The Rules of Motown
I started playing trombone in fifth grade. I was a band kid in high school, sitting in the bleachers of the football stadium every home game, ready to play the fight song at a moment’s notice. I came to Kenyon knowing that I would play trombone here, but hoped to broaden my range of experience. Joining Kenyon’s Symphonic Wind Ensemble and taking lessons were things that I knew I was going to do, but I also joined Chamber Singers, started writing for The Kenyon Thrill, and became a member of the Outdoors Club.
Some of those extracurriculars stuck (Chamber Singers, the Thrill), and some didn’t (sorry Outdoors Club), but Kenyon gave me what I always wanted: the opportunity to try everything that I wanted to try, and the support I needed when I realized that I couldn’t do it all.
The longer I hung around the music department at Kenyon, the more options opened up for me on trombone. I auditioned to play in a senior’s comps performance, a conducted improvisation project, and as a result gained confidence as an improviser and performer. It was the first time that I’d played outside of a traditional band or combo setting, opening me up to the concept that the musical education I received at Kenyon was, ultimately, whatever I wanted it to be. As a result of that project, I met a lot of seasoned Kenyon musicians, one of whom invited me to come jam with a student-run group called Motown. They played covers of Motown songs—the world “Motown” here being used as a broad cover-all for whatever funk, hip hop, and yes, Motown songs they decided to perform—and they needed another horn player. I was game.
I came into the first rehearsal not really knowing what to expect. As I approached the rehearsal room, I could hear the album Songs in the Key of Love bleeding through the walls. After I unpacked my trombone, the other horn players showed me the ropes.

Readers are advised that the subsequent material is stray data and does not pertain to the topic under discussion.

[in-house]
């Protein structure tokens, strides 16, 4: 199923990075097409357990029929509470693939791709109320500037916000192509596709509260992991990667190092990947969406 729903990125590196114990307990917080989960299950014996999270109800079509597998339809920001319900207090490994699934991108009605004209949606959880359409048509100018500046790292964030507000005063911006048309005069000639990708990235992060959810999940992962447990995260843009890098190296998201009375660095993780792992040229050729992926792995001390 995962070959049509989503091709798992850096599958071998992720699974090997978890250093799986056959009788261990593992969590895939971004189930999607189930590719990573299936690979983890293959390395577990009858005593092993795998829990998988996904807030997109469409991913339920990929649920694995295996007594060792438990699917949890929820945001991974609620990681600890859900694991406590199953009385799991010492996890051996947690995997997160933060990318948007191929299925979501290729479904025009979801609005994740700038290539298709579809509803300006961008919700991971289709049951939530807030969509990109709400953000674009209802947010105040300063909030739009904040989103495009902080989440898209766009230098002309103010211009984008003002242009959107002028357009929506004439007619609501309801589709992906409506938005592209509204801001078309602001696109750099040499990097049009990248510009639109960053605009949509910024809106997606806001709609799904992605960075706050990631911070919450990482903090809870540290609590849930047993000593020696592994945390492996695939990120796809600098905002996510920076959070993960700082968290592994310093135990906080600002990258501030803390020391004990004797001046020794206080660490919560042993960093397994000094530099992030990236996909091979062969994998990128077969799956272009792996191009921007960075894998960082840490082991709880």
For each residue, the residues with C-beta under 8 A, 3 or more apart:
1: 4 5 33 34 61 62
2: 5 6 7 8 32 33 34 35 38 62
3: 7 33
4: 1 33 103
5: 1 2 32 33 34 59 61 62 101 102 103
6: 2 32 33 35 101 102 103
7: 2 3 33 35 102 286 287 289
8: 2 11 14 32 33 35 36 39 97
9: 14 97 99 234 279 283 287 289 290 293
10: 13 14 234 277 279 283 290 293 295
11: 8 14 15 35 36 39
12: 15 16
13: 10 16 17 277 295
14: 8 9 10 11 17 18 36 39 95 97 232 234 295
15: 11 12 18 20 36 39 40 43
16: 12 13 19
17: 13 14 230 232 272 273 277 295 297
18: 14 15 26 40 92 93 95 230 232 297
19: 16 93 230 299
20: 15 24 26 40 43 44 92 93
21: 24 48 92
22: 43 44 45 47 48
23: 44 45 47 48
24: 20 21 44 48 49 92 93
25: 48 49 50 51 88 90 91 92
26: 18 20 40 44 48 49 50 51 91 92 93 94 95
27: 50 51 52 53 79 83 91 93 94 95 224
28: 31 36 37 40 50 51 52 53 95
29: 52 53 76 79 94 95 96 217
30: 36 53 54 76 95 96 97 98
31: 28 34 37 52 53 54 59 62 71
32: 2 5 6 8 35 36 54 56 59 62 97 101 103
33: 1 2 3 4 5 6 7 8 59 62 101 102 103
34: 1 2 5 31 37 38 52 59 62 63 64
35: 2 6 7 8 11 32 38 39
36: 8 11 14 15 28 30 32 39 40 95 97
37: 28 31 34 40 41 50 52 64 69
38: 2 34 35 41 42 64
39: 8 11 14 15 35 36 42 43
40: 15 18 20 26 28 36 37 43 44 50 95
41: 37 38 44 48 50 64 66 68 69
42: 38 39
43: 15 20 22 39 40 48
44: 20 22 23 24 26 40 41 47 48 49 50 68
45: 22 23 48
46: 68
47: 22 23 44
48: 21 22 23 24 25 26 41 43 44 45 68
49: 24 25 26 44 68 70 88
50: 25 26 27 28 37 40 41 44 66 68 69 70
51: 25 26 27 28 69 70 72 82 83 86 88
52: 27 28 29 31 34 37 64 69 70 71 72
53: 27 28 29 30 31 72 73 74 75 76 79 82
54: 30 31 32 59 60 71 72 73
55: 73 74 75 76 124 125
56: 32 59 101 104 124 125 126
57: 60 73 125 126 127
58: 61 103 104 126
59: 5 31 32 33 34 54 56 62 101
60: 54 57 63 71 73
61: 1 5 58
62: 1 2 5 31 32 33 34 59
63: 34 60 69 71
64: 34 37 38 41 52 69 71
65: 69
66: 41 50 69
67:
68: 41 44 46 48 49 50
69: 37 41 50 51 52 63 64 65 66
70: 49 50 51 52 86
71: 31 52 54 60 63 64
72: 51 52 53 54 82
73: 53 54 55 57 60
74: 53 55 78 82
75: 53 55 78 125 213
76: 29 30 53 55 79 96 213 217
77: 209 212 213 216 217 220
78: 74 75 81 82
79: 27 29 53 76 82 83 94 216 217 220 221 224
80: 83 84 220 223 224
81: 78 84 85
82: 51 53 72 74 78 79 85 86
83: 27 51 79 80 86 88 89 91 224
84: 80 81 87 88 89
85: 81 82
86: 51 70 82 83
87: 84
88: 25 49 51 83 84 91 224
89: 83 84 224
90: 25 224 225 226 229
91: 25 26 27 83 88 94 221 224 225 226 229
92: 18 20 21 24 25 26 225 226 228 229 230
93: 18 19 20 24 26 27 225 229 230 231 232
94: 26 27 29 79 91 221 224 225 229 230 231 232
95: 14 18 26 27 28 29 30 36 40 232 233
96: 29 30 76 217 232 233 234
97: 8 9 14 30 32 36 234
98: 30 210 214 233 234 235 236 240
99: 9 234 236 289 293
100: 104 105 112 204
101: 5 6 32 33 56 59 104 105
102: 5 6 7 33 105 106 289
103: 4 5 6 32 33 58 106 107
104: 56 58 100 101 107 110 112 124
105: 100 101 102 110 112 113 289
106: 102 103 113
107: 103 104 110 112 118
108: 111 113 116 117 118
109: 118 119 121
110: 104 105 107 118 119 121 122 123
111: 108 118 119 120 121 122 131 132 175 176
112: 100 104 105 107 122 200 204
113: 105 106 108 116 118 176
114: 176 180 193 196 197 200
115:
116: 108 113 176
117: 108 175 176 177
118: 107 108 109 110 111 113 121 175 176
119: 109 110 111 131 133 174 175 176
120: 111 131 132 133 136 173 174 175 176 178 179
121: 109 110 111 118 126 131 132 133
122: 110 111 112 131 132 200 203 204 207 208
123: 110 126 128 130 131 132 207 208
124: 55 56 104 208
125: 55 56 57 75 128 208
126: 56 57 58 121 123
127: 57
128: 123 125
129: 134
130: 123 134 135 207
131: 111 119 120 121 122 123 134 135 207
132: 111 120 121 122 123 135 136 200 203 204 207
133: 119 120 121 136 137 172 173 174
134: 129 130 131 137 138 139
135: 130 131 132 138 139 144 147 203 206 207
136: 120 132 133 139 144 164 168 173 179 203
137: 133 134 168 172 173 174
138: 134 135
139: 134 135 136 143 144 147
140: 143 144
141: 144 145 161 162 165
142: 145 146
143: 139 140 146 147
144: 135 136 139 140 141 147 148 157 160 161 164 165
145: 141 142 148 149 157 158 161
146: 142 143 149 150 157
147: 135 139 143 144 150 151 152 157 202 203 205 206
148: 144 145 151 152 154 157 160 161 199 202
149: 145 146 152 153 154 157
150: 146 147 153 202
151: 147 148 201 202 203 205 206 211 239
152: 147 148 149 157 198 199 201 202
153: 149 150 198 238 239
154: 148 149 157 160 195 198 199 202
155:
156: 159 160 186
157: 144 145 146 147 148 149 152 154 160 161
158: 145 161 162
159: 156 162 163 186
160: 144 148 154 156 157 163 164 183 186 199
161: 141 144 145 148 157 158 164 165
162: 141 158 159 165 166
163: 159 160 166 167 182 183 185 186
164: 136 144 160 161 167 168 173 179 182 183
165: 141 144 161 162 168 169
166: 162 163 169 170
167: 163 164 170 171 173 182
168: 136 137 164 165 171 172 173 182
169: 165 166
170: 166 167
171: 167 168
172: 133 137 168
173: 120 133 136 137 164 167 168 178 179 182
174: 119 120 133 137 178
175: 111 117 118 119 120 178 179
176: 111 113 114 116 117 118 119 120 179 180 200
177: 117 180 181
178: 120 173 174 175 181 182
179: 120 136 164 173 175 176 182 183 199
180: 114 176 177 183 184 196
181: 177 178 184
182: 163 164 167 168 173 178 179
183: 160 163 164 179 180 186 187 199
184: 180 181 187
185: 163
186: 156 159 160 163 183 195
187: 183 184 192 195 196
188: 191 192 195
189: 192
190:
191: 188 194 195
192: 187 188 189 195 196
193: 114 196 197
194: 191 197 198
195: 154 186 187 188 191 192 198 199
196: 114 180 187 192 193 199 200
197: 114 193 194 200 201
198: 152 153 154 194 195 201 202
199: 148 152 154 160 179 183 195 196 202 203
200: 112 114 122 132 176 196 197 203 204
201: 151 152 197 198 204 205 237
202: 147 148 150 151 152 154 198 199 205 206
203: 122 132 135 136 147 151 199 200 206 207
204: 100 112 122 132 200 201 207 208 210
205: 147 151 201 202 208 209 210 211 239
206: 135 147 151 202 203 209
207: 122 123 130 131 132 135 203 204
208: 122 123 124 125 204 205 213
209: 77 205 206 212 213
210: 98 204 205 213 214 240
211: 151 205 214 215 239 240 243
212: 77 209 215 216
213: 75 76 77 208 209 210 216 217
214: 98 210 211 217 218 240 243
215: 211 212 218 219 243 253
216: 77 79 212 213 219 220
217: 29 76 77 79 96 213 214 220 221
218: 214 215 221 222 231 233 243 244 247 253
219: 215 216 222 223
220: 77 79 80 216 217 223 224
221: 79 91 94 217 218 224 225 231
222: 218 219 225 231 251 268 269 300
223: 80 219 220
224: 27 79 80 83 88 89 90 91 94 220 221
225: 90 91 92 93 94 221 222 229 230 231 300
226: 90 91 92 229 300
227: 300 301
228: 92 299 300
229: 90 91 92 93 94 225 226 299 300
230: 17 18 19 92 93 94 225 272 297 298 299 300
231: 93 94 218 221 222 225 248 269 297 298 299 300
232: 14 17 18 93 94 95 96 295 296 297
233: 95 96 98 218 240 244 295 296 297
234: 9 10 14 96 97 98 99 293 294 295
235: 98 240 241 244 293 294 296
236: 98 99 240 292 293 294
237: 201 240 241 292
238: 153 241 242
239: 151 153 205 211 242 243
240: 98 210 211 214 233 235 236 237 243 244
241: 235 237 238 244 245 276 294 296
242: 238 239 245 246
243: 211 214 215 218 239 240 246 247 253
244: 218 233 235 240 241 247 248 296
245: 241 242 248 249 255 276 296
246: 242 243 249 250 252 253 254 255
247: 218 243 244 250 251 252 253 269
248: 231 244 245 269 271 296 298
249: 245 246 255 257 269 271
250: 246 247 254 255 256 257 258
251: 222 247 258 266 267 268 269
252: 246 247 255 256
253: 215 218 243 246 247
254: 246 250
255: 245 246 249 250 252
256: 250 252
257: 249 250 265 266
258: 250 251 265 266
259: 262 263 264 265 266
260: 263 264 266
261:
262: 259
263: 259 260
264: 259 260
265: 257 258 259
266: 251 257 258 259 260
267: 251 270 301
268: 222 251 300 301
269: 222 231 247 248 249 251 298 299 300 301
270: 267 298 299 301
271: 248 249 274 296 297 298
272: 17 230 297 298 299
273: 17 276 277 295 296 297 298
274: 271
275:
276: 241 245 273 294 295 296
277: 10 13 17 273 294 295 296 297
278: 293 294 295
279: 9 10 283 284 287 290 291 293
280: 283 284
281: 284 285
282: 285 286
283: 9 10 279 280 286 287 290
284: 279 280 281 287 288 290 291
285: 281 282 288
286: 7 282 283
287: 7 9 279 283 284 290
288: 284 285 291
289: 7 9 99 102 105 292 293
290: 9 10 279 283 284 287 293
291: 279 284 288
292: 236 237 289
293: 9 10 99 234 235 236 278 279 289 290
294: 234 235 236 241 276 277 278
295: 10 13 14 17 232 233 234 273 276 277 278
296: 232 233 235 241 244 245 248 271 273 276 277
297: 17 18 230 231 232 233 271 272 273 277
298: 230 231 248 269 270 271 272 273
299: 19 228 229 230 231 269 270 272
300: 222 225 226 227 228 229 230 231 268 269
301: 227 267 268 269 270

- In Motown, we learn everything by ear.
- In Motown, everyone solos.
The energy in the room was exhilarating. As I pieced together the opening horn line to the seminal classic “Crazy in Love” along with a trumpet and tenor sax, the singer was humming to herself and the drummer was tapping the high hat, in a wonderful cacophony of music that was now just a chaos of separate parts but would eventually come together into one of our biggest crowd pleasers.
My first show with Motown could also be described as a kind of beautiful chaos. We played in the Village Inn, with people dancing less than a foot away from our mics (a sharp contrast to concerts in Rosse Hall). The Village Inn by day differs greatly from the Village Inn by night. The tables in the back room all mysteriously disappear, and the far end of the dining room becomes the stage, crammed between the bathroom and the kitchen. People responded to our music in a way I hadn’t experienced before. They were singing along to Marvin Gaye, screaming praise at the end of every song and solo. The crowd was indiscriminately supportive, no matter how sloppy the solo. We played into the early morning, and I went home with my ears still full of screams and laughter and bass lines.
Motown had its first show of the year last weekend. Most of the people I played with my first year have graduated and moved on, but the group is as strong as ever. Last Saturday, the VI was hot and crowded, and, predictably, there wasn’t quite enough room for the band to set up. So we squeezed together, standing sideways at times to make more room, occasionally stepping back to grab a fresh breath of air. We played lots of new songs and some old ones. At the end of each, people cheered.
A lot has changed — our set list, our members — but some things will always stay the same: people will scream and dance, and “Superstition” will always bring the house down.